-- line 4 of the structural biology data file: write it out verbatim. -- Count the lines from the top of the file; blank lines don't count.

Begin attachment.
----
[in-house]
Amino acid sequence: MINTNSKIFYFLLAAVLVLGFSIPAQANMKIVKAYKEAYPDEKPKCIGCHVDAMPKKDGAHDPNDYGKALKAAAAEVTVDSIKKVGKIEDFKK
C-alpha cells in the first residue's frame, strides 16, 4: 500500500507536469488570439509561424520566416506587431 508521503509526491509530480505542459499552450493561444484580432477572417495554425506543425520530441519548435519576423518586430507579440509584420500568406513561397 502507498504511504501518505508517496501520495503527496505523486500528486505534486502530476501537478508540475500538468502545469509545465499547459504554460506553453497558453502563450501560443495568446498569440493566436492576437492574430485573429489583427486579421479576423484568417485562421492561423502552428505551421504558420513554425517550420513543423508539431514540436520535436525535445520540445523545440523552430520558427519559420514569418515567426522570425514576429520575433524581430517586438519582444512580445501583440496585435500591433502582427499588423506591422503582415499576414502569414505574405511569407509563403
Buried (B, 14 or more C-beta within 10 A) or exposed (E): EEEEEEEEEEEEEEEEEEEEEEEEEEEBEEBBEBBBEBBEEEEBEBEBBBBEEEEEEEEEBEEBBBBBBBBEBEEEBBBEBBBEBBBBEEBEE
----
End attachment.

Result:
Buried (B, 14 or more C-beta within 10 A) or exposed (E): EEEEEEEEEEEEEEEEEEEEEEEEEEEBEEBBEBBBEBBEEEEBEBEBBBBEEEEEEEEEBEEBBBBBBBBEBEEEBBBEBBBEBBBBEEBEE